That was a couple of hours ago. The Boy’s cried. I’m close to tears, but I can’t let him see I was scared too. He relies on me. He was scared of the unknown. I’m scared of what might have happened. I’ve hugged him and explained that some people are just Twats. We’ve looked at the photos we took together of the graffiti, trying to remind ourselves of those happy hours we had before The Twat entered out lives.


     This is growing up. This is realising that you will encounter Twats, just because you happen to be in the wrong place at the wrong time. This is finding out that people will behave like utter cunts towards you, when you’ve done nothing. But this is also me, shaking, feeling sick, and knowing that if anyone, anyfuckingone, dares to scare, threaten, or upset my children, I will kick their fucking arse. Say and do what you like to me, I’m pretty fucking tough. But threaten a single strand of The Blondies, and I will fucking destroy you. Your arse is grass, and I am a motherfucking lawnmower.

     And now, I'm going to walk to the shop to buy milk, bread, various bits needed for packed lunches, and I'm going to fucking howl my fucking eyes out that I know I can't protect my children forever, and that they're growing up in such a fucked up world. 

6 comments:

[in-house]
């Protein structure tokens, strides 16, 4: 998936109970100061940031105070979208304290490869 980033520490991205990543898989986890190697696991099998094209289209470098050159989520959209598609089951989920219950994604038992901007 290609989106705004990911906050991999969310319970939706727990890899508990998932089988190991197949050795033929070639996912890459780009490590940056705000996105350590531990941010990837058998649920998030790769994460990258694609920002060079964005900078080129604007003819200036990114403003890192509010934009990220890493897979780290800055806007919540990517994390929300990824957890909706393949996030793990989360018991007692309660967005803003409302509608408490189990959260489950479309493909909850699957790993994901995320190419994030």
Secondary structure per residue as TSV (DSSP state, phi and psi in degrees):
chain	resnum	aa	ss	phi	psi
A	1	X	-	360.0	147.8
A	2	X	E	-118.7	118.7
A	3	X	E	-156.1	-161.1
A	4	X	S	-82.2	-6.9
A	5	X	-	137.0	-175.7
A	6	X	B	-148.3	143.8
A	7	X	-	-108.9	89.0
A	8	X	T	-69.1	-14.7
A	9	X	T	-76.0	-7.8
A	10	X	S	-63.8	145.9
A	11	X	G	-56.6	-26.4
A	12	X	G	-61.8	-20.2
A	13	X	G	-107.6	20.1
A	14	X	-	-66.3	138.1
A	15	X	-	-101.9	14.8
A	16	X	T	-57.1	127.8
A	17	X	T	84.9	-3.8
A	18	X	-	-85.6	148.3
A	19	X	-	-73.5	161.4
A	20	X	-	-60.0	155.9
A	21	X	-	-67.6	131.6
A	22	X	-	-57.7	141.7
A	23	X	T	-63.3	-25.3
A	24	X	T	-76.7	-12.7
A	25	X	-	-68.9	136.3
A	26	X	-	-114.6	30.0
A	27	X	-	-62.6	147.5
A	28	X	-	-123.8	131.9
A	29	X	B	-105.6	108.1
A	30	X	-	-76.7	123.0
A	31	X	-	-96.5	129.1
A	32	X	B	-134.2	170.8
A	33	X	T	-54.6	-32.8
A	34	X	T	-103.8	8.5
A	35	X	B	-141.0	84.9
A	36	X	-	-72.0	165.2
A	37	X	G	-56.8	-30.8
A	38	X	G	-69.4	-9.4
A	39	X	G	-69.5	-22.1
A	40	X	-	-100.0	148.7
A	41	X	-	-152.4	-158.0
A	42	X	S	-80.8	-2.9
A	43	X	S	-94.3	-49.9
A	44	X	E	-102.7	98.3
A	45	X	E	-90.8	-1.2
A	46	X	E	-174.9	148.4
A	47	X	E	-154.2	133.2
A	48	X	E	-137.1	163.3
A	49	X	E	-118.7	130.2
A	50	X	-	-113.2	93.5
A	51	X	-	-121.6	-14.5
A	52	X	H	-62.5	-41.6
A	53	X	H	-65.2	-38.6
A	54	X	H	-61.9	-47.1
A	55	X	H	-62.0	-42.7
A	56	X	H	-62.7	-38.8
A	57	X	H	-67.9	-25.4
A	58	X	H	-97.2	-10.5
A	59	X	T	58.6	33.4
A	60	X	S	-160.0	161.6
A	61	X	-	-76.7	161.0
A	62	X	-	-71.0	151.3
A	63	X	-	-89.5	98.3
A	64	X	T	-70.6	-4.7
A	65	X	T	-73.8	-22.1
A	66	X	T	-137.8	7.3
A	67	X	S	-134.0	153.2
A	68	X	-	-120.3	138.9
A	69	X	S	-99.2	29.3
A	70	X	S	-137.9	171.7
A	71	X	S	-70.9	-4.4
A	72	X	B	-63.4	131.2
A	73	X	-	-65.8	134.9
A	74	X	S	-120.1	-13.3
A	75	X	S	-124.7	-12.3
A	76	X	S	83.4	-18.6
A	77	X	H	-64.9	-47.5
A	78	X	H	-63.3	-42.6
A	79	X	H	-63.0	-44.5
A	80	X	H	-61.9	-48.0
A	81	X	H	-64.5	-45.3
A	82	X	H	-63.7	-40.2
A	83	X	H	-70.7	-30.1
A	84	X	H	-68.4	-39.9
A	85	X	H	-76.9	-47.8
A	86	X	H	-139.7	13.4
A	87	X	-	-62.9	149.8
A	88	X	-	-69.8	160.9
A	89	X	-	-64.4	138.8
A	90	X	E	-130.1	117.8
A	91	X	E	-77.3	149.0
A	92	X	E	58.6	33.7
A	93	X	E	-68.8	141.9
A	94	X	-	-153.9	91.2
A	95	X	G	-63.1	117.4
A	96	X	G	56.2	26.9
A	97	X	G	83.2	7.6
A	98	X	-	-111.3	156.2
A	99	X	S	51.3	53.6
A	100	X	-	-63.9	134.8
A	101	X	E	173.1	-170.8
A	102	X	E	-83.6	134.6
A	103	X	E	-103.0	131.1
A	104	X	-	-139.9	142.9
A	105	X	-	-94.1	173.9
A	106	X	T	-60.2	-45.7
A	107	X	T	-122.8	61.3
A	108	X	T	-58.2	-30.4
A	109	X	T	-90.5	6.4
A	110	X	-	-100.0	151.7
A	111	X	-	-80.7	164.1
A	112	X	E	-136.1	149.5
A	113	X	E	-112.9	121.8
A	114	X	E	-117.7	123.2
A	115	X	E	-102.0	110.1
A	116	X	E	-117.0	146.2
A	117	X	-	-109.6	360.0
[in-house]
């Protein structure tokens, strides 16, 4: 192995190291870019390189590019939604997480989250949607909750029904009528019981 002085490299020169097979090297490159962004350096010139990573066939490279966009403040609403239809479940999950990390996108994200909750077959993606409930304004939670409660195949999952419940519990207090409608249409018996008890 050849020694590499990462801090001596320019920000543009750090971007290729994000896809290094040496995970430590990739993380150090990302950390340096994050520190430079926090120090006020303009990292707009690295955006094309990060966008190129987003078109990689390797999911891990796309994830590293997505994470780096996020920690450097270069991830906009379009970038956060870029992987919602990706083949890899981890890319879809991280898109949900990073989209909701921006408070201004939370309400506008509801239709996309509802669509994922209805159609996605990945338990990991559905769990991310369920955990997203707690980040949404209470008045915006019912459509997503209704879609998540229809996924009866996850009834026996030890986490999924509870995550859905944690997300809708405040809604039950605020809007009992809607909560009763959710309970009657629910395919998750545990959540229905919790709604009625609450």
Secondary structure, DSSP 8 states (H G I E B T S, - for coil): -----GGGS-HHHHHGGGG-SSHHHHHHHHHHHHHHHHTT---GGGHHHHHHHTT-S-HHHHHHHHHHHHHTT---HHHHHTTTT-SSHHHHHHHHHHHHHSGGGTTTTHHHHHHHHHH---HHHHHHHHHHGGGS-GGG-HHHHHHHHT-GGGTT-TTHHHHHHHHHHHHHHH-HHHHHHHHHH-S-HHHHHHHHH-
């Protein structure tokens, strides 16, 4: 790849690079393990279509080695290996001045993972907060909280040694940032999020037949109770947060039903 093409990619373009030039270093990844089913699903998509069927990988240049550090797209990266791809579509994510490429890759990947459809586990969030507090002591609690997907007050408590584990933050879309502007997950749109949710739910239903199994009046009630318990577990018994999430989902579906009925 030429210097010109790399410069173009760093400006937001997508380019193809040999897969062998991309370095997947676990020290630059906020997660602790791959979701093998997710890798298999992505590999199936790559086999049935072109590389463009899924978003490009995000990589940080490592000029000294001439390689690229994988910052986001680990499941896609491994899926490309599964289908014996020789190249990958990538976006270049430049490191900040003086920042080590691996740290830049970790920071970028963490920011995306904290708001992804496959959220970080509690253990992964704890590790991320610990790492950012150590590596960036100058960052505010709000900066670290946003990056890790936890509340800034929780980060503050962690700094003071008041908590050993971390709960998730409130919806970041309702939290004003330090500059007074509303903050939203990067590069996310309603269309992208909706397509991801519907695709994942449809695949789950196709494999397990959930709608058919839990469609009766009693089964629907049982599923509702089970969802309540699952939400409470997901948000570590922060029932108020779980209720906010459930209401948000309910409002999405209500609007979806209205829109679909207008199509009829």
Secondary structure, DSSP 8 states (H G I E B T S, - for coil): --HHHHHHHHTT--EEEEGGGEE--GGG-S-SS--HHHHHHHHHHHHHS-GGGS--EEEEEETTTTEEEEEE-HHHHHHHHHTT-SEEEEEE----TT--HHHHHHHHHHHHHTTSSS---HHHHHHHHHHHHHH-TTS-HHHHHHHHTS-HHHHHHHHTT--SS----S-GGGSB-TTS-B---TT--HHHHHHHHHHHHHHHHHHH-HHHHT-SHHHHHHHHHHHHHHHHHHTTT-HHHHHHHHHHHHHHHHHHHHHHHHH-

lp_ lisa said...

God how absolutely awful for you both. Just awful.
Hate the fact I can't protect my lovely boy from twats like this... from dickheads in pubs, evil heartless girlfriends, losers at school or in the office. Life is bloody shit sometimes and it's such a shame when they find that out. Keep reminding him (& you!) that the good people outnumber the twats. Always will x

Nic M said...

Being brave and scared and feeling as tiny as an ant versus evil then towering with rage and protectiveness are all things your boy will have sensed within you. Hiding fear at the time in order to risk manage the assholes is absolutely the right thing to do. But later, when the storm of what if tears have abated, speaking from experience, it won't rock the axis of a child's life to know that his parents do sometimes feel fear. And that standing up to badness and punching through the fear is what makes true strength.

Julie Kirk said...

They're like another species, those people who feel they take up more space than the rest of us. Sounds like you did everything right.

slouchingtowardsthatcham.com said...

What a horrible, awful thing to have to experience. As a dad, I dread things like this happening and also how I might react in the same situation because I suspect it might not be overly civilised or set a good example. It's horrible to know that you can't protect your children from everything - all we can do is the best we can and to equip our kids how to deal with it themselves. But I think you reacted how any of us would - how can you not feel terrible and angry?

Nelly Booth said...

Parenting can be hard. You did well and your emotions are all fine. Shit happens. Go well on your way.

Lucy Benedict said...

Thanks everyone - on the advice of others, I reported it to the Police who said there's not a lot they can do, but they came to the house, spoke to The Boy, and have logged it just in case something comes up in the future. He's proven to be incredibly resilient, not fussed by it at all, so I'm taking a lot of reassurance from that, and also a lot of comfort from the support I've had here and on twitter - you guys prove that it really is the twats that are in the minority, and most people are pretty damned decent!